Please use this identifier to cite or link to this item:
Title: Numerical study of in-flight ice accretion on an airfoil and a pitot-static probe
Authors: Zhang, Hao
Degree: Ph.D.
Issue Date: 2019
Abstract: In-flight ice accretion, as an extremely severe hazard in nature, enormously threatens aviation safety and dramatically issues in flight performance deterioration, including availability, maneuverability, affordability, and survivability. Although attracted intensive scrutiny over decades, in-flight icing problems indeed remain to be thoroughly conquered, especially in the field of numerical research. With this motivation, this Ph.D. study dedicates effort to the numerical simulation of in-flight ice accretion. To start with, a dedicated and cost-effective numerical approach for in-flight ice accumulation is proposed, starting from the underlying physical interpretation, the theoretical hypothesis, the mathematic formalism to the final numerical implementation. Coupled with the CFD platform- OpenFOAM, the numerical strategy integrates the airflow determination by the three-dimensional compressible turbulent Navier-Stokes equations, the droplet collection evaluation by a Eulerian representation, and the ice accumulation by mass and energy conservation. The availability of the numerical modeling is validated with caution by comparing with previous experimental and numerical data in the open literature, from initial airflow fields to final rime or glaze ice shapes. Secondly, this study gains an insight into the engineering application of the developed icing solver on the pitot-static system. With particular emphasis on the influence by varying flight conditions- AoA and ambient temperature, in-flight ice accretion are investigated and analyzed on both outer and inner part of the pitot-static probe.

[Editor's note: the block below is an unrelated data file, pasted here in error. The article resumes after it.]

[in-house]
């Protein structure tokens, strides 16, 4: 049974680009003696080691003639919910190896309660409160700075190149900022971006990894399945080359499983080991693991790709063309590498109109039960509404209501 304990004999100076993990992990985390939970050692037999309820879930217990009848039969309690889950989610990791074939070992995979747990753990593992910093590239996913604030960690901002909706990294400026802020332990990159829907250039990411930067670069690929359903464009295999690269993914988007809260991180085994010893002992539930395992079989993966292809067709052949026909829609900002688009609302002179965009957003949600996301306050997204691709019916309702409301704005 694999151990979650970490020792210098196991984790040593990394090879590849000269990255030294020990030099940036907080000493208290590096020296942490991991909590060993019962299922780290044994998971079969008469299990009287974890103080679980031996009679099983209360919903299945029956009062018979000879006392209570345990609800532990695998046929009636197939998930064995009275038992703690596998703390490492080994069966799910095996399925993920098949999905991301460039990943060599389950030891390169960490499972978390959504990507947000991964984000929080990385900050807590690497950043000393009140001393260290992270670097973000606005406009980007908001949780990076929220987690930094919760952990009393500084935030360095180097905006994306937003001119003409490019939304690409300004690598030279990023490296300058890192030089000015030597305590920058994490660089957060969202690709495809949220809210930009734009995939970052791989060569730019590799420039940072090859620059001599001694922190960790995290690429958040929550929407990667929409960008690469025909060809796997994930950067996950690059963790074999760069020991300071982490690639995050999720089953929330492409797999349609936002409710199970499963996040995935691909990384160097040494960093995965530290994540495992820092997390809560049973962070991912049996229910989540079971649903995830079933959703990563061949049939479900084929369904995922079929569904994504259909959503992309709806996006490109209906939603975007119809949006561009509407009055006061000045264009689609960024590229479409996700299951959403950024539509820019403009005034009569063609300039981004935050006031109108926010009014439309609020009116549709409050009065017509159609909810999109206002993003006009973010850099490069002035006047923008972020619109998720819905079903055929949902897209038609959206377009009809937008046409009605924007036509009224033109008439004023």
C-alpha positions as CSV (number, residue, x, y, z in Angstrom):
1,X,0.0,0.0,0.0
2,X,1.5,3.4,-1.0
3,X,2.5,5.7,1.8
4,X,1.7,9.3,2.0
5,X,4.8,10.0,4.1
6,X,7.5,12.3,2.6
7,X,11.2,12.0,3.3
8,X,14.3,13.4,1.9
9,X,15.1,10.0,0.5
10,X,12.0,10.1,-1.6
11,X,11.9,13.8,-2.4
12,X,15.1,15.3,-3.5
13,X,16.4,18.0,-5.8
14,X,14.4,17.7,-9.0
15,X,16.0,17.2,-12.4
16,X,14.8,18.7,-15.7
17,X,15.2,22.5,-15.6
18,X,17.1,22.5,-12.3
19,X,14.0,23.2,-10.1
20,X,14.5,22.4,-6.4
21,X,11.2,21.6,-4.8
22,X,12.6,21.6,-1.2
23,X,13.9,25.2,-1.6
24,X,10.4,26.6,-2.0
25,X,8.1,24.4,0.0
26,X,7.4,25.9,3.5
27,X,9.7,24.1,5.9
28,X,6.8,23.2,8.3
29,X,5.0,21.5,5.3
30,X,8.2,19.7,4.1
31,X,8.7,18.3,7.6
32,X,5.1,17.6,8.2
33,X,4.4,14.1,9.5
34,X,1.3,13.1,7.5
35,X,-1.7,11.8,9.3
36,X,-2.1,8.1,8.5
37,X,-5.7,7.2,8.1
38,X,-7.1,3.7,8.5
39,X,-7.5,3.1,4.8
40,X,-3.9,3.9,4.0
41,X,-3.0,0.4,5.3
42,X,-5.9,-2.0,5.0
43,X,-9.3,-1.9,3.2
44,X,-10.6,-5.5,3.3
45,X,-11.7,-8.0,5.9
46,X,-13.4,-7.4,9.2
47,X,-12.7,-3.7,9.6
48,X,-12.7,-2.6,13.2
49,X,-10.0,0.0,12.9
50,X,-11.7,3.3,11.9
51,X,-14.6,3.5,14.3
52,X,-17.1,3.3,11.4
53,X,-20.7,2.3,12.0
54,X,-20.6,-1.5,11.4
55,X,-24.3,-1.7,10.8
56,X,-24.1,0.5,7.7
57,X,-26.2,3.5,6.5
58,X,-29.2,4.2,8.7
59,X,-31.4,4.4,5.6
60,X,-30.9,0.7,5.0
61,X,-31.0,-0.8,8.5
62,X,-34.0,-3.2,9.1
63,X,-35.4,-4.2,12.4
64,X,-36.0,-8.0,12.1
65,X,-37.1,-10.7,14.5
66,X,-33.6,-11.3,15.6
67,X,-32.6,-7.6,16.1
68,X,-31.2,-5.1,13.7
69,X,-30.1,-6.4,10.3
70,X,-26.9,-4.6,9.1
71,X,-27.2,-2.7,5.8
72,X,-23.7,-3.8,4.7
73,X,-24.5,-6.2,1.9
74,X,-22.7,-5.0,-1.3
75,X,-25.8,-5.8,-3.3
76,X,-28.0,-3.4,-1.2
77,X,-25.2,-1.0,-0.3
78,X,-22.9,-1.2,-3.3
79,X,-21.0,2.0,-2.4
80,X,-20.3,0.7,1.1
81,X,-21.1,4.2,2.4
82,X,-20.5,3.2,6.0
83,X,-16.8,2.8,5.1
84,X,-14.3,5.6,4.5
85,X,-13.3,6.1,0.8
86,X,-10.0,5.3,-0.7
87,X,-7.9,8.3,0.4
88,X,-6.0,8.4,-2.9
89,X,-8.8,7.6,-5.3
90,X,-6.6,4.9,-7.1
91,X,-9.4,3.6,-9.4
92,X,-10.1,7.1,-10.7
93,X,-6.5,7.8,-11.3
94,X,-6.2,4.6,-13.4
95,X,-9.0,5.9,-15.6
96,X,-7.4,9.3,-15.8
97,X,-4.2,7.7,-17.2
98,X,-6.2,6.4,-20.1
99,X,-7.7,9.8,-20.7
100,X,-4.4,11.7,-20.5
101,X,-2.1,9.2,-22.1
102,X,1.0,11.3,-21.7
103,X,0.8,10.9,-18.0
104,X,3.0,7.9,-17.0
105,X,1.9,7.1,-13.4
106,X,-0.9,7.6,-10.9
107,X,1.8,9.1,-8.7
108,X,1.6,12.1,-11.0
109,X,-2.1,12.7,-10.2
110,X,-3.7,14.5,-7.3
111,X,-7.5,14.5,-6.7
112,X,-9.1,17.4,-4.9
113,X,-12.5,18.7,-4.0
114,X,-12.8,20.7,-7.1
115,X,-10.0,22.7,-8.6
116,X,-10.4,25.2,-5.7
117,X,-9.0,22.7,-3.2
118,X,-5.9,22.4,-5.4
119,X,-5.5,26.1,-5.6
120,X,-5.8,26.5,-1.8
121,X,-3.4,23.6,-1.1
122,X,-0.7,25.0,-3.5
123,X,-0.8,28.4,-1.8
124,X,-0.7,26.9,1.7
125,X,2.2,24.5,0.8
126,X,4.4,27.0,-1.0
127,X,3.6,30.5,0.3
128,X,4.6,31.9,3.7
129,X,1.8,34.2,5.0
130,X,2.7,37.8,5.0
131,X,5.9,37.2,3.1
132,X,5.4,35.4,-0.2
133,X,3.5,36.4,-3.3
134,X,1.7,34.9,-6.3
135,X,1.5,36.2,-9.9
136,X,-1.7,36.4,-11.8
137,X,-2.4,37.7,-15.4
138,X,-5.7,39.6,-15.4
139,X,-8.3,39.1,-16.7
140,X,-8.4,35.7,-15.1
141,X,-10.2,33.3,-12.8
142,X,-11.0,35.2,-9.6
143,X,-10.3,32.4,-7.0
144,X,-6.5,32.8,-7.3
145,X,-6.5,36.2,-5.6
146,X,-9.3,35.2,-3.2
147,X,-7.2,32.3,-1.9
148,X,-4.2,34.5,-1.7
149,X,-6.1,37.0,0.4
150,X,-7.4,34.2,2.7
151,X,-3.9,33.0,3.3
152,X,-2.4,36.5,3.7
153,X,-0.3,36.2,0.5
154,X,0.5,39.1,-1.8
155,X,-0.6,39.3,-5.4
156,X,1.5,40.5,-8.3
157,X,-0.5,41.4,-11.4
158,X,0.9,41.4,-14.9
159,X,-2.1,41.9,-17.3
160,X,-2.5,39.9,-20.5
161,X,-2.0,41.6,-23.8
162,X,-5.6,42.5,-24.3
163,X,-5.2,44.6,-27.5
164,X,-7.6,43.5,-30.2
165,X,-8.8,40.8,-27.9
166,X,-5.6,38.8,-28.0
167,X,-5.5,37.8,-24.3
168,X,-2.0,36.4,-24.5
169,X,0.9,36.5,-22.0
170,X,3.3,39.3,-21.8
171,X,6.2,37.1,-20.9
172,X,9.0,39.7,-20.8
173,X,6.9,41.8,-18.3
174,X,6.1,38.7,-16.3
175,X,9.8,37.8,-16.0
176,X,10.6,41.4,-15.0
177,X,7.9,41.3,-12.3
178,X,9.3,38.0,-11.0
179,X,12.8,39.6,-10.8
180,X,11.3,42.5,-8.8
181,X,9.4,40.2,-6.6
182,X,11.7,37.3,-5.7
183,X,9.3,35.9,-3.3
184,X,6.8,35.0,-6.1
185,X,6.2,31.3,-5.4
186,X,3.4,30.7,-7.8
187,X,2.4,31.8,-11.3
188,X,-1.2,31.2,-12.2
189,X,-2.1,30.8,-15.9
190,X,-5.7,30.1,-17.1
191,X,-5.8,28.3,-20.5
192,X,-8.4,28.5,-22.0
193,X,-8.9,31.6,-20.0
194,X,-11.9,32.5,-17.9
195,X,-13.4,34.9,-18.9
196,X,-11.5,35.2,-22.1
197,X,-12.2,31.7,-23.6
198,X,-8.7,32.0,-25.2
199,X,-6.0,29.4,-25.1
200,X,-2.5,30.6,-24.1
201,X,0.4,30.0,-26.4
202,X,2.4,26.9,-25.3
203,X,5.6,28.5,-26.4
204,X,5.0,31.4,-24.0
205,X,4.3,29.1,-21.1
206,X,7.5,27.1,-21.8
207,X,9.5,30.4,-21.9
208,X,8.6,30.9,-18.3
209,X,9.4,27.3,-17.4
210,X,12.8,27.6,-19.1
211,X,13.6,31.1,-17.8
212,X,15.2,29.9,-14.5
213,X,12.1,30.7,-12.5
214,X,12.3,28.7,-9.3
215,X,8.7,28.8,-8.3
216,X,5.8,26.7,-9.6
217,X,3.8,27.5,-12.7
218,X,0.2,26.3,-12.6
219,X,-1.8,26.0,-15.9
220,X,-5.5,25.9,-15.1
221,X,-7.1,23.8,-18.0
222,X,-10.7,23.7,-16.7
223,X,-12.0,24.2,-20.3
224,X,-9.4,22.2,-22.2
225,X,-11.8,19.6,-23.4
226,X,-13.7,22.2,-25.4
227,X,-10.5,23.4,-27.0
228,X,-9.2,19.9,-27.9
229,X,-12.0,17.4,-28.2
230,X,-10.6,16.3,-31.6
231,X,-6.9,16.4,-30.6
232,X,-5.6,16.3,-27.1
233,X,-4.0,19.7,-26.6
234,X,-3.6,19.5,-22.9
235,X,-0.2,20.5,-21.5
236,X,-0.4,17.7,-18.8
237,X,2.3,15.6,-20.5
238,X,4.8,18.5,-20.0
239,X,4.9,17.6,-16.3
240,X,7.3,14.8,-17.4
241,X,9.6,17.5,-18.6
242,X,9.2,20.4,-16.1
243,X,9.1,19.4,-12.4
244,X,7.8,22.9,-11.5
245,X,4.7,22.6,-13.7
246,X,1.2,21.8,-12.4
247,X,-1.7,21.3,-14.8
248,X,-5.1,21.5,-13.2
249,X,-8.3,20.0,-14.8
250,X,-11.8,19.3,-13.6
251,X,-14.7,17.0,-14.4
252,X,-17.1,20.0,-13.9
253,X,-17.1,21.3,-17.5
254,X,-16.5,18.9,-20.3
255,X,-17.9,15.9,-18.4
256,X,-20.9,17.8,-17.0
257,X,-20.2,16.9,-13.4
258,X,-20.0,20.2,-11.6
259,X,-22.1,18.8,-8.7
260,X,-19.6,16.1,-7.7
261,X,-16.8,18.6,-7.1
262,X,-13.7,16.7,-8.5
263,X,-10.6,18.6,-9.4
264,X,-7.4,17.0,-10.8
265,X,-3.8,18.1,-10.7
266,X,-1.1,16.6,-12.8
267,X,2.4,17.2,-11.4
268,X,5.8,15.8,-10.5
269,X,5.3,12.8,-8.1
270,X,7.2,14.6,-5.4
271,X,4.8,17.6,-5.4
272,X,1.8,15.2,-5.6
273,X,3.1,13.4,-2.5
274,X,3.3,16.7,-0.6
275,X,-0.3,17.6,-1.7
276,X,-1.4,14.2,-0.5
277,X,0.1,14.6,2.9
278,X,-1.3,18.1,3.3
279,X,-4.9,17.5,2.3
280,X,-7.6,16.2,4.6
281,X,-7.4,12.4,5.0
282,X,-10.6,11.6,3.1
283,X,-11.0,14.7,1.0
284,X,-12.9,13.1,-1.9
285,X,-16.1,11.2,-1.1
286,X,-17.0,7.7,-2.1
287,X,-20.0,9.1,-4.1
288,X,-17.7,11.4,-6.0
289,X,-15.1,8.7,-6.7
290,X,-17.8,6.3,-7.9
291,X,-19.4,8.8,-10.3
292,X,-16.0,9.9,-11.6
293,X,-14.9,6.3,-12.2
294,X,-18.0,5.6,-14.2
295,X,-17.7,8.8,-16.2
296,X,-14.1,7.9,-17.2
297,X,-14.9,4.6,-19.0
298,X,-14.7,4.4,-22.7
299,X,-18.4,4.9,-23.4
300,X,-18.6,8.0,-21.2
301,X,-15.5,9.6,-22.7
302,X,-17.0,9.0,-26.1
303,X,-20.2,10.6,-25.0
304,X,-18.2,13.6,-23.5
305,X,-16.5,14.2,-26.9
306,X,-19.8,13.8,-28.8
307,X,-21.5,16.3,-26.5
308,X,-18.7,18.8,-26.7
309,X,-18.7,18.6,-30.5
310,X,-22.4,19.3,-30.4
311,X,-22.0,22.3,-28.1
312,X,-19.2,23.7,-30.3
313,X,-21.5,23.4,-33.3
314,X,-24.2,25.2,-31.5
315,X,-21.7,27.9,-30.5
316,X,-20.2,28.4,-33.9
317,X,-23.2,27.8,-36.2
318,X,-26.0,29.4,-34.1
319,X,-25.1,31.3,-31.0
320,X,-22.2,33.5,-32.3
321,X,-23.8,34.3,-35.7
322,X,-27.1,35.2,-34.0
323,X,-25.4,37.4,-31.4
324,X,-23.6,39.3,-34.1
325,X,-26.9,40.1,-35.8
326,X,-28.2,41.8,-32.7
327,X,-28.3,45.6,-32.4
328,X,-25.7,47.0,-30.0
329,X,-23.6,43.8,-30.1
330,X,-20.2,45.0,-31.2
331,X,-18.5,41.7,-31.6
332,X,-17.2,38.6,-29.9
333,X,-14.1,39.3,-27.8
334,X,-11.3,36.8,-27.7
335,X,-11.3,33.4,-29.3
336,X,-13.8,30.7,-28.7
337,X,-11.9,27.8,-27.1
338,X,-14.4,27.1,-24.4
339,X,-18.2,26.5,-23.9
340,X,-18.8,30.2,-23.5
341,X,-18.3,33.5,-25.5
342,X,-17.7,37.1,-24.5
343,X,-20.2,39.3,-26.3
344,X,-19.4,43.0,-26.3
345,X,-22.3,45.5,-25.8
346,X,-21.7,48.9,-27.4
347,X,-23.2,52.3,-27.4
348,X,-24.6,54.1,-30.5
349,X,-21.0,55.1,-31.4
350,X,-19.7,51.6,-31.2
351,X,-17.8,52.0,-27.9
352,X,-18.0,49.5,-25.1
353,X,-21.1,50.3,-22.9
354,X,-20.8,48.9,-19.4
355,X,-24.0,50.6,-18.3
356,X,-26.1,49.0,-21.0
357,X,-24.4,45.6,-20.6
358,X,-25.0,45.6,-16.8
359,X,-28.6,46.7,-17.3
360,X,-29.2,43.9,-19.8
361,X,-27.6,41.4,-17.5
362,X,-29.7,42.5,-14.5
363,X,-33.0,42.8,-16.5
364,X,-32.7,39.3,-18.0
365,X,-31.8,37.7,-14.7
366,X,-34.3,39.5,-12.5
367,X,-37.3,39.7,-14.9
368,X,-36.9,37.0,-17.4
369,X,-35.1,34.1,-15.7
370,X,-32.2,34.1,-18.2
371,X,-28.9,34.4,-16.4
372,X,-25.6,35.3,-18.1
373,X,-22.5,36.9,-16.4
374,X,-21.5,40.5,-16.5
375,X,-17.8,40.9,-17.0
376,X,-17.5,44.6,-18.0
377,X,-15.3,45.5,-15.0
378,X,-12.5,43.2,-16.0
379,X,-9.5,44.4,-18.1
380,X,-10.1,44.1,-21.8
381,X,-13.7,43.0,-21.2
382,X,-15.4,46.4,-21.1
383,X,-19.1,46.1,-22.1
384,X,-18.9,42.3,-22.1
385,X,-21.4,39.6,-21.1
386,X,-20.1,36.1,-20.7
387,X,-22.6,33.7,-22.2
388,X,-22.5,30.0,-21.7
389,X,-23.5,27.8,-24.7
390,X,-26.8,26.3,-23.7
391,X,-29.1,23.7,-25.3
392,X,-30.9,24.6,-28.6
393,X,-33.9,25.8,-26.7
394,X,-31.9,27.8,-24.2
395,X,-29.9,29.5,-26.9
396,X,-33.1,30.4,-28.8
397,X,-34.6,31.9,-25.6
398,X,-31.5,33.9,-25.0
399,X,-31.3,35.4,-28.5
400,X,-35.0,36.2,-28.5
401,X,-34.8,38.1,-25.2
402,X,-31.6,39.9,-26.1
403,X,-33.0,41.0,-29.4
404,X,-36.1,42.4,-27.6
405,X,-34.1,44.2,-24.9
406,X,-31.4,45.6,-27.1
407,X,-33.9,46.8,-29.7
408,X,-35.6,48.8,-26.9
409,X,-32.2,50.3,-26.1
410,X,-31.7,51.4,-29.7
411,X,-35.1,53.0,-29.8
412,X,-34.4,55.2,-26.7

Subjects: Hong Kong Polytechnic University -- Dissertations
Airplanes -- Ice prevention
Pages: xvii, 115 pages : color illustrations
Appears in Collections:Thesis

Show full item record

Page views

Last Week
Last month
Citations as of Nov 22, 2023

Google ScholarTM


Items in DSpace are protected by copyright, with all rights reserved, unless otherwise indicated.